Where Are All the Monarchs?

Monarchs usually arrive in our region by the first week in July and go through several brood cycles. This year, barely any arrived. The Monarch’s sensitivity to temperature and dependence on milkweed make it vulnerable to environmental changes. Since 1994, U.S. and Mexican researchers have recorded a steady decline in the Monarch population in their overwintering grounds, with 2012-2013 being the lowest recorded to date.

Monarch butterflies daybreak willow tree ©Kim Smith 2012

Temperature change and habitat loss affect breeding success and longevity. Dr. Chip Taylor, a leading Monarch researcher at the University of Kansas reports that the widespread adoption of GMO corn and soybean crops resistant to herbicides, along with with intensive herbicide use, coupled with the federal government’s incentivized expansion of corn and soy acreage for the production of biofuels have caused a significant drop in milkweed throughout the heart of the Monarch’s range. Lack of milkweed equals no Monarchs. “Monarch/milkweed habitat has declined significantly in parallel with the rapid adoption of glyphosate-tolerant corn and soybeans and, since 2006, the rapid expansion of corn and soy acreage to accommodate the production of biofuels,” Taylor wrote on May 29.

Monarch Butterfly Nectaring at Seaside Goldenrod ©Kim Smith 2011

Monarchs Nectaring at Seaside Goldenrod

What can we do? Encourage conservation organizations that conserve Monarch habitat, plant milkweed, plant nectar plants, and raise caterpillars. Hopefully the weather next spring and early summer will be more conducive to the Monarch’s northward migration and breeding success, and if and when the Monarchs arrive, they will find our milkweed plants.

Monarch Butterflies New england Aster ©Kim Smith 2012

Monarch Butterflies Nectaring at New England Asters

If anyone sees a Monarch, please email me at kimsmithdesigns@hotmail.com or leave a comment in the comment section.

Update #2: Reader Jude Writes the following ~

Hi Kim,

I have maybe 30milkweed plants in the front yard. I would be happy to harvest the seeds, are there places you know of that would be willing or have a large enough property to seed them? Can you harvest them as soon as the pods pop? I remember as a kid finding the most beautiful cocoon I have ever seen. I haven’t seen many butterflies at all and of the ones I have seen are not Monarchs.

My reponse:

Hi Jude, I am putting it out there in GMG Land that if anyone would like your milkweed seed pods to please contact me.

Yes, you can harvest immediately after the pods pop, as a matter of fact, I recommend doing just that and sowing your seeds in the fall. The easiest method is to lightly scratch the surface of the soil where you wish the milkweed to grow. Scatter the seeds and water. That’s it.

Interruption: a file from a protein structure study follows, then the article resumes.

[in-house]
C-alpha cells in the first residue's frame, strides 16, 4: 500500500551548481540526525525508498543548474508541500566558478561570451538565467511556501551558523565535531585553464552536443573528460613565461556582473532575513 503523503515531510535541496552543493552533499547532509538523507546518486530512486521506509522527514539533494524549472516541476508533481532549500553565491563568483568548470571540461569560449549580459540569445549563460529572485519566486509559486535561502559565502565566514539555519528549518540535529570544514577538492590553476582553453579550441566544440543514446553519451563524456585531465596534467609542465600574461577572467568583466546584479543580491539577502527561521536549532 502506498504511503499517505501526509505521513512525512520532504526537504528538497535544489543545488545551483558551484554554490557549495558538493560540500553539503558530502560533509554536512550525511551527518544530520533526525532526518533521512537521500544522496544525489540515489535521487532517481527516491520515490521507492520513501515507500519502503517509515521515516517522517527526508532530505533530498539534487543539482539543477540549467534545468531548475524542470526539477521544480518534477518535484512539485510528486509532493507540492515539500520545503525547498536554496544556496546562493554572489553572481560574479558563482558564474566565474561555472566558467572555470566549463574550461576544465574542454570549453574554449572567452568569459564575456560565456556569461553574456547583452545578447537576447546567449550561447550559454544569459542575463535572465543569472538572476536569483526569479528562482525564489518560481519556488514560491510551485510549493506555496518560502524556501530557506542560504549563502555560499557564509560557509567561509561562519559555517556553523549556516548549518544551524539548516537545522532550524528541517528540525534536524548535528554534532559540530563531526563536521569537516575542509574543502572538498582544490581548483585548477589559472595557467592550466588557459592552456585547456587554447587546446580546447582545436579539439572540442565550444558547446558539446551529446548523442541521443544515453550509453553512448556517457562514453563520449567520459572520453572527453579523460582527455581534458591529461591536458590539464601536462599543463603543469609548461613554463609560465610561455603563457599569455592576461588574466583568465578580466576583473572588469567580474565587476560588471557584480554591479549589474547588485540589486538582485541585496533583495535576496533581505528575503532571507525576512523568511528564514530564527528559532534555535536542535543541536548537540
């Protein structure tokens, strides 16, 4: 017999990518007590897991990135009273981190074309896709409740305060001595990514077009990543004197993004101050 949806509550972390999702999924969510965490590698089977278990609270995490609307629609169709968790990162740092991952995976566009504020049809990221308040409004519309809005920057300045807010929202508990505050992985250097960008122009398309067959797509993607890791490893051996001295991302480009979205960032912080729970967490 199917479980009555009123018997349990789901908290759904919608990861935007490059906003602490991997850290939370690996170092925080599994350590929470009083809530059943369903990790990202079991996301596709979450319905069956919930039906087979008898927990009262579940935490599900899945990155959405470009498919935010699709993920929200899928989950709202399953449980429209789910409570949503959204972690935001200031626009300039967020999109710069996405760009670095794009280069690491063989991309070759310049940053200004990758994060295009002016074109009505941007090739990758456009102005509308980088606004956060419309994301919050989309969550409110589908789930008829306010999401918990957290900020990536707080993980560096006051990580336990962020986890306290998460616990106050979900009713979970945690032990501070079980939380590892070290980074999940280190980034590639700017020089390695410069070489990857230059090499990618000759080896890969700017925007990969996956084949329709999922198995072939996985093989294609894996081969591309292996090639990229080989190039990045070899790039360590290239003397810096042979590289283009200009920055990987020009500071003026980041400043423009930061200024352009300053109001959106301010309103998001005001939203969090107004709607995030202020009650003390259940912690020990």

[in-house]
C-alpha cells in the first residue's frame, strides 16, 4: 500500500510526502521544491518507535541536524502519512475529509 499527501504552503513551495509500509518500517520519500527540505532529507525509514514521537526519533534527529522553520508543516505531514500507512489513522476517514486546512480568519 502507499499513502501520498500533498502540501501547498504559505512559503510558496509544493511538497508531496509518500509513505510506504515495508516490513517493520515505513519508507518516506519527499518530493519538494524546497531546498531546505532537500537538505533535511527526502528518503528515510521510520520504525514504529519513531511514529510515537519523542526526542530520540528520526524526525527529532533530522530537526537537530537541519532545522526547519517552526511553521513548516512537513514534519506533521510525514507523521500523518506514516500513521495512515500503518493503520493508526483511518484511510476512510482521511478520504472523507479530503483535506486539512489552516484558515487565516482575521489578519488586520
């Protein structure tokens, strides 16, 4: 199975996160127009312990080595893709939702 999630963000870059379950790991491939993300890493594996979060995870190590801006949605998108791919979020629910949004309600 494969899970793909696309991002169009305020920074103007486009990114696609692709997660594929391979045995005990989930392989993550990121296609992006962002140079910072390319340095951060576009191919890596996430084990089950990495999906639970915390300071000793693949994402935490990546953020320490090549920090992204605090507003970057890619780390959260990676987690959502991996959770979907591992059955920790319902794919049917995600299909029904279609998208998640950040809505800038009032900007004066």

Thank you so much for writing. Hopefully, we’ll find a home for your milkweed seeds.

Update: For more information, see previous GMG posts on Monarchs and Milkweed:

How Exactly is Monsanto’s Roundup Ravaging the Monarch Butterfly Population?


Cape Ann Milkweed Project

GloucesterCast Podcast 4/25/13 With Guest Kim Smith

43 thoughts on “Where Are All the Monarchs?

  1. I haven’t seen any. So depressing. I can’t imagine a world without Monarchs. It’s breaking my heart that our children may soon live in a world without them. We’ll keep our eyes open and report any we see. Fingers crossed.


    1. Thank you funkyfresh and your reporting will be much appreciated. I agree–I don’t even want to consider the idea of a world without Monarchs and am just hoping we are having an especially freakishly bad year.


  2. Reblogged this on belyew and commented:
    well it seems to me that ALL the monarchs are gone due to government spraying ALL OVER THE COUNTRY! doing such ‘legal’ chemical tests on all the citizens.

    oh and for those who don’t know here is proof that the government continues to poison it’s citizens. https://www.youtube.com/watch?v=UiJ_R8JVpi4

    and you can check out my you tube channel – lisa belyew aka storm for new uploads about MORE crooked ass government employees!!!!


  3. Thx for your discussion. This is so sad! During the recent sunny, hot days I had been looking for monarchs out at the end of Eastern PT. and alas, none were visible! In other years – in early/mid Sept. — there would have been hundreds if not thousands visible on their way to Mexico. .. I’ve not ever seen them on their return . .. do they stop here on their way north?
    Another big reason to avoid GMO corn and soy!


    1. Yes they do typically arrive here in July during the northward migration. We will often have several generations during the summer, especially if the weather is good. The last generation to emerge at the end of the summer is sexually immature. They are the ‘Methuselah’ Monarchs that will travel all the way to Mexico.


      1. Hi Kim, I live right behind cape hedge and have always seen monarchs this time of year fllying along the marsh and even along Long Beach. I have not spotted even one this year. So sad. Will let you know if things hopefully change. Thanks for your reporting.


  4. We had lots of Monarch butterflies last year in the back yard and this year none-zero. We have milkweed and butterfly bushes, and lots of other nector plants that I usually see them on. I didn’t see many butterflies at all this year, no swallowtails really either. Very sad. Last year the baby zinnias were completely covered in butterflies.


    1. The Monarch population is in decline, but I am just hoping this is a particularly bad fluke year. I am still hopeful we will see some migrating Monarchs this year. And hopefully the situation isn’t so dire that we will not ever again see the breeding Monarchs that typically arrive in July.

      In our region, last year was an especially good year for many species of butterflies, I think largely due to the warm winter/spring/summer, but there was a drought in the midwest, which is the Monarchs main thoroughfare. The drought, coupled with the loss of milkweed due to Monsanto’s GMO Roundup Ready corn and soybean, has utterly decimated the Monarchs. Will they recover? I don’t have the answer to that but what I do know is that butterflies are a bellwether species that speaks to the health of our environment.


      1. Hi Kim, My butterfly garden in NJ has also suffered. I have tons of milkweed, but only a few monarch butterflies were noted this summer. I thought perhaps it was the flood of salty seawater that caused the decline over the barrier island. The beach goldenrod is also a nectar plant that the monarchs feast on while navigating south along the eastern shore of NJ. While my plants seem to have survived – there are no butterflies to be found…



  5. The City of Gloucester is having a Hazardous Waste Day on Saturday September 28, 9am – 12 Noon – rain or shine. Residents are asked to schedule an appointment to bring their materials to the DPW yard. The Recycling Department will begin accepting appointments beginning September 3rd. Please call 978-281-9785 to schedule your appointment.
    This is the time to dump that pesticide!